Long before the word “smartphone” was coined, I had several iterations of PDAs, and I remember my to-do list application on each one was always ultra important to me. My need to keep track of all my actions and ideas didn’t end there. In looking back through my journals to find entries for my blog series This Date In My History, I realize how often I wrote a to-do list.
These to-dos were all related to some aspect of my voiceover business.
Oh, I had to-do lists on my day job, too. However, someone else usually set the priority of the projects on those to-do lists. As a network and email administrator, I often would be working on a project that would get sidelined by a user support call. I rarely wrote about those actions in my journals. I knew they would always be waiting for me the next day. Creative ideas that held the possibility of moving us forward couldn’t be implemented without committee meetings, testing, and managerial approval. They became a project.
Actions for my voice-over business could be individual tasks or pieces that form a major project. I’ve always had great ideas that I wanted to implement, as well as time-sensitive actions to take, like auditions, sessions, software updates, invoicing, correspondence…. You see how easy it is to get in list mode?
The problem with these to-do lists is that they quickly became unwieldy. I began to have paralysis by analysis. I would have so many things that I COULD DO competing with things I SHOULD DO that I would find it difficult to pick something to start on.
I tried labeling each action as A, B, or C in priority, with the As being the things that must be done and the Cs being the ideas I wanted to capture and do sometime. I found that I usually didn’t need to write the As because they tended to be in the time-sensitive, mission-critical category of things to do. It was hard to assign something as a B. The Cs ended up being things I never got to. My journals are littered with fantastic ideas that I didn’t pursue.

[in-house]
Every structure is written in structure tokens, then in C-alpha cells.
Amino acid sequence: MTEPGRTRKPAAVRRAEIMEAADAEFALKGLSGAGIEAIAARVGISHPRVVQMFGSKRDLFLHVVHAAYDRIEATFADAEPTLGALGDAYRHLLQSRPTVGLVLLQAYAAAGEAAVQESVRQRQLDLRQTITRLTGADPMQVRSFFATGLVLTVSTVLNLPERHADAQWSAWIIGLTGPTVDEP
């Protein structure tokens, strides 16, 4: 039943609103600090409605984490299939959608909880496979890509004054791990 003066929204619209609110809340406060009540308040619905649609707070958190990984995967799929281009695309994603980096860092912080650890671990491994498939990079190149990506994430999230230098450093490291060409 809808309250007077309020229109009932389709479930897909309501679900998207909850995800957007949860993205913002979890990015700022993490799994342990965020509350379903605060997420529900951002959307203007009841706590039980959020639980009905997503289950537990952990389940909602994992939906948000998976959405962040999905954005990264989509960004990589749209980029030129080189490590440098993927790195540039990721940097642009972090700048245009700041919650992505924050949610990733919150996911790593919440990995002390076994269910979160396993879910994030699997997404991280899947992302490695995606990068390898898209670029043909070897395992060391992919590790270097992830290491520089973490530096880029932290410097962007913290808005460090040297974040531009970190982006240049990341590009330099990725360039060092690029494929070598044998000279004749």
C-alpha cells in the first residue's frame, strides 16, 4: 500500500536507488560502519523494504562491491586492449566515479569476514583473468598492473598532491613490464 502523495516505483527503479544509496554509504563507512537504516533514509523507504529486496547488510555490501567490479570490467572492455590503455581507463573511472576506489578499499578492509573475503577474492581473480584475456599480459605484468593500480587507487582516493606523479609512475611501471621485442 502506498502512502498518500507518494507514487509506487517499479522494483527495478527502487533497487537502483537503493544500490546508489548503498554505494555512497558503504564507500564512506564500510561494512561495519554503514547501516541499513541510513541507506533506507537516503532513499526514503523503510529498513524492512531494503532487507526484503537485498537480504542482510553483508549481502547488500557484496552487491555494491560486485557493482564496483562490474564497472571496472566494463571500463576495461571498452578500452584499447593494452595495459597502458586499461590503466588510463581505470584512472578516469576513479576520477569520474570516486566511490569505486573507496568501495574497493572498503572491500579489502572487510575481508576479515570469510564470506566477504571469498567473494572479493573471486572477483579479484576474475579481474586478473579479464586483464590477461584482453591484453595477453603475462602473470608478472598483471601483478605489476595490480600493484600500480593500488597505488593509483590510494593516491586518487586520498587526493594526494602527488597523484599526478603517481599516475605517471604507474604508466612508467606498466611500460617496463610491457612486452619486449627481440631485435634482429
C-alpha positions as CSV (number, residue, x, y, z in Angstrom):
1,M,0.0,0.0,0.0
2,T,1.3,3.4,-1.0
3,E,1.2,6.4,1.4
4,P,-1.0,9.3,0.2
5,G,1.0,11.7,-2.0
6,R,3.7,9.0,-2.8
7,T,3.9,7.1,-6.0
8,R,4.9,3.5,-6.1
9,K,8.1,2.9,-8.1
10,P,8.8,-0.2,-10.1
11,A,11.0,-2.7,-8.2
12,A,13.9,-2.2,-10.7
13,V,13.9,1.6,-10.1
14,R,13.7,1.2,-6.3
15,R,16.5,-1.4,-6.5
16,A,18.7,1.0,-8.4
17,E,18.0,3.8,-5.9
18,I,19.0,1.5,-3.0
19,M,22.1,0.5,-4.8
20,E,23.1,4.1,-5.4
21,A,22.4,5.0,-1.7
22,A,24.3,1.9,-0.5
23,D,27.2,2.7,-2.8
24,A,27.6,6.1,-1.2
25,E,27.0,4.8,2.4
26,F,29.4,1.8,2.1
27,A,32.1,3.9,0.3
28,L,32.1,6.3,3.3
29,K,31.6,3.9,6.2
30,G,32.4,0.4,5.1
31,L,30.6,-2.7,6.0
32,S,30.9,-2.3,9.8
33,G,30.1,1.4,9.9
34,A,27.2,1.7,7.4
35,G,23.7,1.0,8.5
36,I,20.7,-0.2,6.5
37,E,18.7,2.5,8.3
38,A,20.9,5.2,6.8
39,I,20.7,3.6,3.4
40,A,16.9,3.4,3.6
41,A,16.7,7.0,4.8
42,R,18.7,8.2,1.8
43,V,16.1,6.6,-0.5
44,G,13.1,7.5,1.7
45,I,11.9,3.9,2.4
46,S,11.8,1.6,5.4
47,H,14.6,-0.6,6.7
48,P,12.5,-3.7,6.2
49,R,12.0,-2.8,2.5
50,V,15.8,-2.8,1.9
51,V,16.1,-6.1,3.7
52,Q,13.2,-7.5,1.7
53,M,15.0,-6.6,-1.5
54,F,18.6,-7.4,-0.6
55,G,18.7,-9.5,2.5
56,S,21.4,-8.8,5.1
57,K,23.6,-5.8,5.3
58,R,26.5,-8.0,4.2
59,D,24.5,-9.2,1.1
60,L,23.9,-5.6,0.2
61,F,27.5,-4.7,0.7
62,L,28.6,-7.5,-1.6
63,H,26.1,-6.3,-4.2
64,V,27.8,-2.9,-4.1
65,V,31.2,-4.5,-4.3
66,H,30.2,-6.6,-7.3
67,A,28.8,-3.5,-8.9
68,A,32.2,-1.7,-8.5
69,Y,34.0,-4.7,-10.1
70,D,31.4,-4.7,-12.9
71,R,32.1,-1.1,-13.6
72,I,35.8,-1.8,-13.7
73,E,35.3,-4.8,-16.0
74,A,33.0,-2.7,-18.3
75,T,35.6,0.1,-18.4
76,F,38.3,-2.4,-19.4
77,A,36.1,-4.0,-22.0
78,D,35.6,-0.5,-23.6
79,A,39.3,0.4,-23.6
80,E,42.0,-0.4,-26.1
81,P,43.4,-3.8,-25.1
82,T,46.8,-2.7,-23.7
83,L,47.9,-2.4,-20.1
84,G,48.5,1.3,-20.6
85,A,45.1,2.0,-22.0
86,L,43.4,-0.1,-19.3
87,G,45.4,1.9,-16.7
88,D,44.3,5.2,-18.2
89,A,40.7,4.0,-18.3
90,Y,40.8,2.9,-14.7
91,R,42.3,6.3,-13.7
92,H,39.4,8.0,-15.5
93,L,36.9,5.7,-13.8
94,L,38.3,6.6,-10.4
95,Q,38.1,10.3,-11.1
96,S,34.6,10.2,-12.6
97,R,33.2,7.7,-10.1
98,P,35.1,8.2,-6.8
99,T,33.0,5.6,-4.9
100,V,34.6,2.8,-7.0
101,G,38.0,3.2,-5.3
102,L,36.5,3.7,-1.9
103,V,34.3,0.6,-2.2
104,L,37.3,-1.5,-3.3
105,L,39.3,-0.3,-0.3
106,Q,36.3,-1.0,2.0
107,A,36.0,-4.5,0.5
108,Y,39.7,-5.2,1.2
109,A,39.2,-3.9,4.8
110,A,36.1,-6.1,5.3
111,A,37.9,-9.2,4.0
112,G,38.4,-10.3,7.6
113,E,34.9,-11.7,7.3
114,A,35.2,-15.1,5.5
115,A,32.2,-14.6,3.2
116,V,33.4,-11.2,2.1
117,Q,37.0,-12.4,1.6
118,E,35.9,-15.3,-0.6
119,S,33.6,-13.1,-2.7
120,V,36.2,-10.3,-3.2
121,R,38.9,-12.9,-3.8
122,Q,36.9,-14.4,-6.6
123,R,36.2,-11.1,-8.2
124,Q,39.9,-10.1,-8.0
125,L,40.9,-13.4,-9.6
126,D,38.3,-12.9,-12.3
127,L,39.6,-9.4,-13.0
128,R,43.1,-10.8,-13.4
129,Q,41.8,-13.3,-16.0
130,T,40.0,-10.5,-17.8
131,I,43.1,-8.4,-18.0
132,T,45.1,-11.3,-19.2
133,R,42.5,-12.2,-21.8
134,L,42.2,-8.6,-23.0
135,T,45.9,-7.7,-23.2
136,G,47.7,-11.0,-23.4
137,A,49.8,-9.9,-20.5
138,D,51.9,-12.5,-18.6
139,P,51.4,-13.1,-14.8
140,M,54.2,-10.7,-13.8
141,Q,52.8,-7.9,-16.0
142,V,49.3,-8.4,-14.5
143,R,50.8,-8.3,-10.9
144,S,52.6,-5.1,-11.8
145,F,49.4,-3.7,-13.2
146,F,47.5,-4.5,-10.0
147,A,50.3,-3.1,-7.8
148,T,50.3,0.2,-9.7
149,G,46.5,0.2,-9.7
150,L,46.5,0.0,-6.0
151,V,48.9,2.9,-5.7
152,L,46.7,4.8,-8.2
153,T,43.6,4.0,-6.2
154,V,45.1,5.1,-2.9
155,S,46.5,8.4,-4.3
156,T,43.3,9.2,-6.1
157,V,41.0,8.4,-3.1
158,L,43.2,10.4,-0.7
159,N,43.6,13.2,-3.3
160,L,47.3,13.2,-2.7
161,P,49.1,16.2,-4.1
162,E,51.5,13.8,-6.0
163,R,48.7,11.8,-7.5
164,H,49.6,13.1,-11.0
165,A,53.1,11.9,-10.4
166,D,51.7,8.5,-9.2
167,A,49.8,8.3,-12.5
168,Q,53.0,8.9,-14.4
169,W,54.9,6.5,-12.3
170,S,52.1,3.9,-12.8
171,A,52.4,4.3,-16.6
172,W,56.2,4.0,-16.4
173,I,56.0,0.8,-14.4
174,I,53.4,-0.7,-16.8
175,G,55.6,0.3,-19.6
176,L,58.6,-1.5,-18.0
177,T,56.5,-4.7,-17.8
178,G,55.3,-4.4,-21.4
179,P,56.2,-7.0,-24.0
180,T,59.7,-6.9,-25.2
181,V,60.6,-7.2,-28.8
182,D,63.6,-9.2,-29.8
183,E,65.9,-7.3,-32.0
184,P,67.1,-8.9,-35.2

As an example, my 2006 journal starts with a collage I made about creating a podcast. The word podcast was added to the dictionary in 2005, and I intended to be one of the frontrunners in creating a show. I started by writing lists (yes, list mode again!) of topic ideas because I didn’t want to start a podcast and then run out of steam after 3 episodes.
For what it’s worth, I had the same sort of worry before starting this blog. I decided I wouldn’t put pressure on myself to post on any schedule or only on certain topics. What freedom to just write something when I have something to say!
Although I gave myself this permission to write when the muse spoke, I found that the muse would often speak to me at a time when I couldn’t do anything about it. What did I do? You guessed it — added the idea to my to-do list. Even today, I add ideas for blog posts to an Evernote notebook. Unfortunately, like my podcast idea, many of them go in the folder and are forgotten.